The most popular colours in national flags are red, white, green, dark blue, yellow, light blue, and black. The graph on the right shows the proportion of the surface colour across all national flags. The occurrence of each colour in all the flags is listed in detail in the table below. The table shows that the colours light brown, dark brown and grey only occur in very small quantities. In fact, they only occur in the symbols of flags, such as in the Spanish flag.
|Colour||% Surface||Count of flags|
Although the national flag is meant to be a unique symbol for a country, many pairs of countries have highly similar flags. Examples include the flags of Monaco and Indonesia, which differ only slightly in proportion; the flags of the Netherlands and Luxembourg, which differ in proportion as well as in the tint of blue used; and the flags of Romania and Chad, which differ only in the tint of blue.
The flags of Ireland and Côte d'Ivoire and the flags of Mali and Guinea are (aside from shade or ratio differences) vertically mirrored versions from each other. This means that the reverse of one flag matches the obverse of the other. Other than horizontal mirrored flags (like Poland and Indonesia) the direction in which these flags fly are crucial to identify them.
There are three colour combinations that are used on several flags in certain regions. Blue, white, and red is a common combination in Slavic countries such as the Czech Republic, Slovakia, Russia, Serbia, Slovenia, and Croatia as well as among Western nations including Australia, France, Iceland, Norway, New Zealand, the United Kingdom, the Netherlands and the United States of America. Many African nations use red, yellow, and green, including Ghana, Cameroon, Mali and Senegal. Flags containing red, white, and black can be found particularly among the Arab nations such as Egypt, Iraq and Yemen.
While some similarities are coincidental, others are rooted in shared histories. For example, the flags of Colombia, of Ecuador, and of Venezuela all use variants of the flag of Gran Colombia, the country they composed upon their independence from Spain, created by the Venezuelan independence hero Francisco de Miranda; and the flags of Egypt, of Iraq, of Syria, and of Yemen are all highly similar variants of the flag of the Arab revolt of 1916–1918. The flags of Romania and Moldova are virtually the same, because of the common history and heritage. Moldova adopted the Romanian flag during the declaration of independence from the USSR in 1991 (and was used in various demonstrations and revolts by the population) and later the Moldovan coat of arms (which is part of the Romanian coat of arms) was placed in the centre of the flag. The Nordic countries all have the same design (Iceland, Denmark, Norway, Sweden, Finland, in addition to the autonomous regions of the Faroe Islands and Åland), a horizontal cross on a single-coloured background. The United States and United Kingdom both have red, white, and blue. This similarity is due to the fact that the first 13 states of the U.S. were former colonies of the United Kingdom. Also, Australia and New Zealand share a very similar flag, which stems from their joint British heritage. Both of these flags feature the Union Jack in one corner, both have royal blue background, and both have the Southern Cross as a prominent feature. The only differences between these flags is that the Australian flag has the Commonwealth Star below the canton, and that on the New Zealand flag, just four stars in the Southern Cross are presented, and they are five-pointed red stars with white borders. On the other hand, all five stars of the Southern Cross are presented on the Australian flag, and they are white with seven points, except for the additional smaller fifth star in the Southern Cross which has only five points on this flag. Some similarities to the United States flag with the red and white stripes are noted as well such as the flag of Malaysia and the flag of Liberia, the latter of which was an American resettlement colony.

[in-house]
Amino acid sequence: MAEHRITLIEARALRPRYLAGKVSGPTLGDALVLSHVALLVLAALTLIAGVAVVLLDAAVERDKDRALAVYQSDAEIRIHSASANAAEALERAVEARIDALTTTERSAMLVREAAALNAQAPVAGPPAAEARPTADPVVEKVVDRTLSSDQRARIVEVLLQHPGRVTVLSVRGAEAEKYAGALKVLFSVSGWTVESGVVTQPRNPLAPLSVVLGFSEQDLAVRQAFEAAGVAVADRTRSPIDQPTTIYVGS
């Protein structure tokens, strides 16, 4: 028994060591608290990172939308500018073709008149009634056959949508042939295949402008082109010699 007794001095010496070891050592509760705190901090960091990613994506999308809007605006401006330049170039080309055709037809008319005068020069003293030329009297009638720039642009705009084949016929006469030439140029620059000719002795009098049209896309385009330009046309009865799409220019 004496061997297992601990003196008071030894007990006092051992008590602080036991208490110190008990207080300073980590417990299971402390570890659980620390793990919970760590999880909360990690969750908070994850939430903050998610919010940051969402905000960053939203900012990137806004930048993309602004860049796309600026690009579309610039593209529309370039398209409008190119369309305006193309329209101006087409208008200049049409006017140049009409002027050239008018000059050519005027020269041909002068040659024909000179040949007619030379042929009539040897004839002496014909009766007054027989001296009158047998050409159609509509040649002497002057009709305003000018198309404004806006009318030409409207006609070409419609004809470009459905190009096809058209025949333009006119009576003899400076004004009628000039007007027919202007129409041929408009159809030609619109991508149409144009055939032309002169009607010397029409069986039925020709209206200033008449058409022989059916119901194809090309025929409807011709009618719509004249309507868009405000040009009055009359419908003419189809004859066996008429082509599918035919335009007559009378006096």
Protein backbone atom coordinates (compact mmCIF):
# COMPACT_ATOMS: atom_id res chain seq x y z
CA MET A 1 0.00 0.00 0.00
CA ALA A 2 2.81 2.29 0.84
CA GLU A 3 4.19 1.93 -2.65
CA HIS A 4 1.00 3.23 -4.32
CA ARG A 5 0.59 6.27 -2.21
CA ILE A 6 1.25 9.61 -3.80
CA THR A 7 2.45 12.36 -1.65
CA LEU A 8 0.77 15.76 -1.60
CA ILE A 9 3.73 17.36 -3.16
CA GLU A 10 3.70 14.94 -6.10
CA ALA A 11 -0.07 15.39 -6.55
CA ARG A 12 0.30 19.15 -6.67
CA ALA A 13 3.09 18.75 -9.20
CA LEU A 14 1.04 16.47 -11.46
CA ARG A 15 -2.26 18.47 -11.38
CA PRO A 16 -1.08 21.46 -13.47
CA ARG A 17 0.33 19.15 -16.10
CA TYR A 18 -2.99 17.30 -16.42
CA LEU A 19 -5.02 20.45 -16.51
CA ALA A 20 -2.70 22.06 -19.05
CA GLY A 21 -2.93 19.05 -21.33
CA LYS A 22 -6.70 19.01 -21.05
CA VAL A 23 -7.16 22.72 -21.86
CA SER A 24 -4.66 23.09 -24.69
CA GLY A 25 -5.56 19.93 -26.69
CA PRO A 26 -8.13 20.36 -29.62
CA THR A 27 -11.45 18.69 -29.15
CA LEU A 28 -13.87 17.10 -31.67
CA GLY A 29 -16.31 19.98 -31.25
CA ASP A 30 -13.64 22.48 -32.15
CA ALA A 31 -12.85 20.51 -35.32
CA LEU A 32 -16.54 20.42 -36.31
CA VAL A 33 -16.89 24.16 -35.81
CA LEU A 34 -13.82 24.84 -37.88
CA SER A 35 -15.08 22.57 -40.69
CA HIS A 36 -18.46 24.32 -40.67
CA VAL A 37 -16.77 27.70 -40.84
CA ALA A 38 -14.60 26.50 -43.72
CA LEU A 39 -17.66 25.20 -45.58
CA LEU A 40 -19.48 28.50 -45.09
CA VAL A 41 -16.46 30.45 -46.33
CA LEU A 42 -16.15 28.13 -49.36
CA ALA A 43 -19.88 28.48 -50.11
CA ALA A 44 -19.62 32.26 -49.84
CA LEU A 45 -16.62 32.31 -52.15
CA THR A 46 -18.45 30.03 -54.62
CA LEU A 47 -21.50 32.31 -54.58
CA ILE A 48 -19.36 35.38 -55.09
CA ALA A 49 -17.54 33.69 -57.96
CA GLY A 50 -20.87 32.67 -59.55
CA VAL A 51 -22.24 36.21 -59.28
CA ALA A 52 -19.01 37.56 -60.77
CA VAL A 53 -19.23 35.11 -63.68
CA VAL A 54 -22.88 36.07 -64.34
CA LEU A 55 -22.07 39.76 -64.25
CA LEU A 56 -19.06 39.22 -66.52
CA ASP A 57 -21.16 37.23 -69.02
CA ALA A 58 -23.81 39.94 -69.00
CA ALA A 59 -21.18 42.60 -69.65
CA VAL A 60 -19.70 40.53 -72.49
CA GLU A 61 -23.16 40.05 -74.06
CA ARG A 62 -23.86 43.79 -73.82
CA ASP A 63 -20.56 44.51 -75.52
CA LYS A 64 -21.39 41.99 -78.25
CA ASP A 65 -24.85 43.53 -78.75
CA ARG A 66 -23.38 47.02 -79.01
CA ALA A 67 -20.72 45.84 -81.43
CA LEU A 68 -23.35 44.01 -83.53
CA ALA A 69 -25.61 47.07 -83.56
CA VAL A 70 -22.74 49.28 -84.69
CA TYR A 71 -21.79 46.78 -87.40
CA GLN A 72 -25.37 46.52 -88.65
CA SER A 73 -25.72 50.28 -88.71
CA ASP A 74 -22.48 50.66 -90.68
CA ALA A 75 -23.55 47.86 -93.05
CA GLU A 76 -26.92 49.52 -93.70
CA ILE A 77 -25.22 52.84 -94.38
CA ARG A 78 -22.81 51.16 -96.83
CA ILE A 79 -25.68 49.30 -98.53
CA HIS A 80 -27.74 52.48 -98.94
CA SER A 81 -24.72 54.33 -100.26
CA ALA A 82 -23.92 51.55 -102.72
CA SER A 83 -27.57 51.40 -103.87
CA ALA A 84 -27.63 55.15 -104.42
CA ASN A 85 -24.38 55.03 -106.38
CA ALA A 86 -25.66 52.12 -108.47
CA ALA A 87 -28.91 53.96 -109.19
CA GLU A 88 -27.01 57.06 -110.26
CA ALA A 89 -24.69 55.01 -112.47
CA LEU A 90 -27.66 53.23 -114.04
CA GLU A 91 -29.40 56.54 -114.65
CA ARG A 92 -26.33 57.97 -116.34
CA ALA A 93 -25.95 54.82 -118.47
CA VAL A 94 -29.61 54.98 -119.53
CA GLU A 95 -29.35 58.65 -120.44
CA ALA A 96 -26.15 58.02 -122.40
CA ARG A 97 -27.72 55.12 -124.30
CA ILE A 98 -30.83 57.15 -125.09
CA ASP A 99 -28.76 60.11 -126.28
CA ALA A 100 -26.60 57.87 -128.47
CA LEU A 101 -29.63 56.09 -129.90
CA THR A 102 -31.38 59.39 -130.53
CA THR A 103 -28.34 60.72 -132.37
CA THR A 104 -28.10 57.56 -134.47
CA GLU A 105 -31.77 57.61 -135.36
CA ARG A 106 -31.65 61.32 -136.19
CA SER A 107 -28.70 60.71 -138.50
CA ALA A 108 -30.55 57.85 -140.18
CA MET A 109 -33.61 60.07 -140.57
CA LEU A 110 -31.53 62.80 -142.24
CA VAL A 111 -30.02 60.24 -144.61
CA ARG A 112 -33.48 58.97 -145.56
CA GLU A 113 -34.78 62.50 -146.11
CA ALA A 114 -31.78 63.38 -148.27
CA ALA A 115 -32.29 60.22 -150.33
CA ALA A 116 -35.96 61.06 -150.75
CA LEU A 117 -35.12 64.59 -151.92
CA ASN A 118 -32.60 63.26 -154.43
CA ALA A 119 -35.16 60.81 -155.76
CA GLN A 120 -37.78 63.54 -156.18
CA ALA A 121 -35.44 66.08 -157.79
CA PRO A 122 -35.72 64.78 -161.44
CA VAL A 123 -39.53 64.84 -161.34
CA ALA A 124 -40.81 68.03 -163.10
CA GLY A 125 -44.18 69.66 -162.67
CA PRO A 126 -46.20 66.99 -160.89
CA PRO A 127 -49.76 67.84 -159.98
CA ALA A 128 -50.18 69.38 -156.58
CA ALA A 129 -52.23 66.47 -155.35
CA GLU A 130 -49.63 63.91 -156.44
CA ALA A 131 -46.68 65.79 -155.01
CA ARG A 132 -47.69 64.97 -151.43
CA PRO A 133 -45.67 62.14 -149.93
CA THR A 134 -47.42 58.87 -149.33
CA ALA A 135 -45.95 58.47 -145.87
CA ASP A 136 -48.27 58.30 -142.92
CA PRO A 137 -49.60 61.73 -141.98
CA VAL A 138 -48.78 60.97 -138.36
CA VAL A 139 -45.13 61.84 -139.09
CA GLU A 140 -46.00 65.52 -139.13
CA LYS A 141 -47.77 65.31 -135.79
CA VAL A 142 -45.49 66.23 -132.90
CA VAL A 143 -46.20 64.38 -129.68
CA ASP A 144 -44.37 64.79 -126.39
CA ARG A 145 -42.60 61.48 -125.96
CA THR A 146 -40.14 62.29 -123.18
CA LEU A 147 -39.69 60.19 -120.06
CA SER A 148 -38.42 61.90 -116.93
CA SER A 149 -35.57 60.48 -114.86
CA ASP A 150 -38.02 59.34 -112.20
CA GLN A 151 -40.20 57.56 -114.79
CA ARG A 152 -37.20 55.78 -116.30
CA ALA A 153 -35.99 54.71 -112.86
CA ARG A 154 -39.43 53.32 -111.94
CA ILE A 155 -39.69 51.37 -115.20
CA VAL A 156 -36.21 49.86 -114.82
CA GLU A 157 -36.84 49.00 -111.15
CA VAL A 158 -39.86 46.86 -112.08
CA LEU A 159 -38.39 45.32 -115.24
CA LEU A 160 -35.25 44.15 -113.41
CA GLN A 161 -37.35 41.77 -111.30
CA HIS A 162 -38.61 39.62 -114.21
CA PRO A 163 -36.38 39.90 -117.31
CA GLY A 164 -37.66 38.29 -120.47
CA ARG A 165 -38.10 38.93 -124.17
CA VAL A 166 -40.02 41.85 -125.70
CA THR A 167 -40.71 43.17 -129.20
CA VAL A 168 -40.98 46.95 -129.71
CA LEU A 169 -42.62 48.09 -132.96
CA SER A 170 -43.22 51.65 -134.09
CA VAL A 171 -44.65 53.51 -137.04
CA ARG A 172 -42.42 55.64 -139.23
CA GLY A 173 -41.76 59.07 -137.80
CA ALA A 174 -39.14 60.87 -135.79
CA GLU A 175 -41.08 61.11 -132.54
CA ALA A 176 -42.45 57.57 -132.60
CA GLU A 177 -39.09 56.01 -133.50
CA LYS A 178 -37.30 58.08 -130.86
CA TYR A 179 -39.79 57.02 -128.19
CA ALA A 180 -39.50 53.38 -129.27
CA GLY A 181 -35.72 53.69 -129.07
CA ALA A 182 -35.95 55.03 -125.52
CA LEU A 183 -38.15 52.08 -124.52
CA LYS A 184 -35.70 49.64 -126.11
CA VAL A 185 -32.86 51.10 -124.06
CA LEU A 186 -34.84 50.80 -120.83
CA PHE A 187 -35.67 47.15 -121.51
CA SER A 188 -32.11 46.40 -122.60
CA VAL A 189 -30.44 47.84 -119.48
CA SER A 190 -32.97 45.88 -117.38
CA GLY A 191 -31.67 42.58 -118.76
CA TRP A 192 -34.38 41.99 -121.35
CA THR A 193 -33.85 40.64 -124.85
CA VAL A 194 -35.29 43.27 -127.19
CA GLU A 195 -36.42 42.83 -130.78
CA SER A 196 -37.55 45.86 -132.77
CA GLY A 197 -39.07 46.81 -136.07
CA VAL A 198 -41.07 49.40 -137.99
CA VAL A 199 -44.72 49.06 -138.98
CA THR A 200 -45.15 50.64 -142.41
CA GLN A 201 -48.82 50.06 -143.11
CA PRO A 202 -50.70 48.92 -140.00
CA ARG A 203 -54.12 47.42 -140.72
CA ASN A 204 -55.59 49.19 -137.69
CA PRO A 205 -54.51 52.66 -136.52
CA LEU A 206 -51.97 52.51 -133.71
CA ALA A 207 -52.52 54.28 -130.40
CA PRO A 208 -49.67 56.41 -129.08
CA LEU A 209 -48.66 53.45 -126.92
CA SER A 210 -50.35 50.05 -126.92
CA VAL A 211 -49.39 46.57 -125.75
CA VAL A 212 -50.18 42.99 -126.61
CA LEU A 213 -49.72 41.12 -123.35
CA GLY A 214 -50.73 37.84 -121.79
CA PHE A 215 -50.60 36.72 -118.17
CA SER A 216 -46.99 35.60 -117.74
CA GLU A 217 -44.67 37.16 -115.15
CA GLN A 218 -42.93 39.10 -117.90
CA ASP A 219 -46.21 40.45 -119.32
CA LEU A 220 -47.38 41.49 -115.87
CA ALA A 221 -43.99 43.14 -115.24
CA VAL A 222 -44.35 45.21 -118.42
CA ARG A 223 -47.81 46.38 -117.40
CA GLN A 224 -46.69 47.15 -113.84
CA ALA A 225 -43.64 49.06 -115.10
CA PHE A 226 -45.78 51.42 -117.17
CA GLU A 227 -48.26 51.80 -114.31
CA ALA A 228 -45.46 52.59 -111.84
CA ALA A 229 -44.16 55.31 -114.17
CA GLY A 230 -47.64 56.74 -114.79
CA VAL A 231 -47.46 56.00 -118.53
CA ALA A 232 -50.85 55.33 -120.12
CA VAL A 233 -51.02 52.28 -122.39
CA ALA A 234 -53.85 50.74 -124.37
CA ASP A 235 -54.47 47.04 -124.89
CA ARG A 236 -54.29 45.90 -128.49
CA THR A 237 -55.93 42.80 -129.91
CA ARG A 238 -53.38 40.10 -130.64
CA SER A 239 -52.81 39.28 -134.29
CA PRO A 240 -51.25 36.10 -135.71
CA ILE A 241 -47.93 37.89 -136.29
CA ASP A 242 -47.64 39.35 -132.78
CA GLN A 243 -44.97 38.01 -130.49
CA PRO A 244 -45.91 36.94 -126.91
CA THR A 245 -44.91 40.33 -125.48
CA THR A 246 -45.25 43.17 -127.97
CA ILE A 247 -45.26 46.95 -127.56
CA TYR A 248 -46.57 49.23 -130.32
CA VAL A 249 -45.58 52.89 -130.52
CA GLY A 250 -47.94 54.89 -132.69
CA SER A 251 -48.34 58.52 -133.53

Many other similarities may be found among current national flags, particularly if inversions of colour schemes are considered (e.g., compare the flag of Senegal to that of Cameroon and Indonesia to Poland. Still more identical or closely similar pairs exist comparing present day and historical flags; for example, the current national flag of Albania was the war flag of the Byzantine (Eastern Roman) Empire.
- Flag Day
- Flag desecration
- Flags of active autonomist and secessionist movements
- Flags of formerly independent states
- Flags of the World
- Flag protocol
- Flag terminology
- Gallery of country coats of arms
- Gallery of dependent territory flags
- Gallery of sovereign state flags
- List of countries
- List of flags by color combination
- List of countries by date of current flag adoption
- List of countries by style of national flags
- List of flags by number of colors
- National emblem
- State flag
- Timeline of national flags
- "Flags" in German, French and Italian in the online Historical Dictionary of Switzerland.
- Dannebrog (in Danish). Den Store Danske. 2014. Retrieved 2014-06-13.
- Nelson, Phil (2005-12-31), Hanging Flags Vertically, Flags of the World.
- Bartneck, Christoph; Adrian Clark (2014). "Semi-Automatic Color Analysis For Brand Logos". Color Research and Application. doi:10.1002/col.21853.
|Wikimedia Commons has media related to Flags by country.|
- Flags of the World, a massive online vexillological database on national and many other kinds of flags
- The World All Countries Flags, a website about national symbols
- World Flag Database reverse search for ID by colour and layout
- Collection of Sovereign State Flags for web and software developers
-  for flag construction diagrams, flags of subnational entities, historical flags and country subdivisions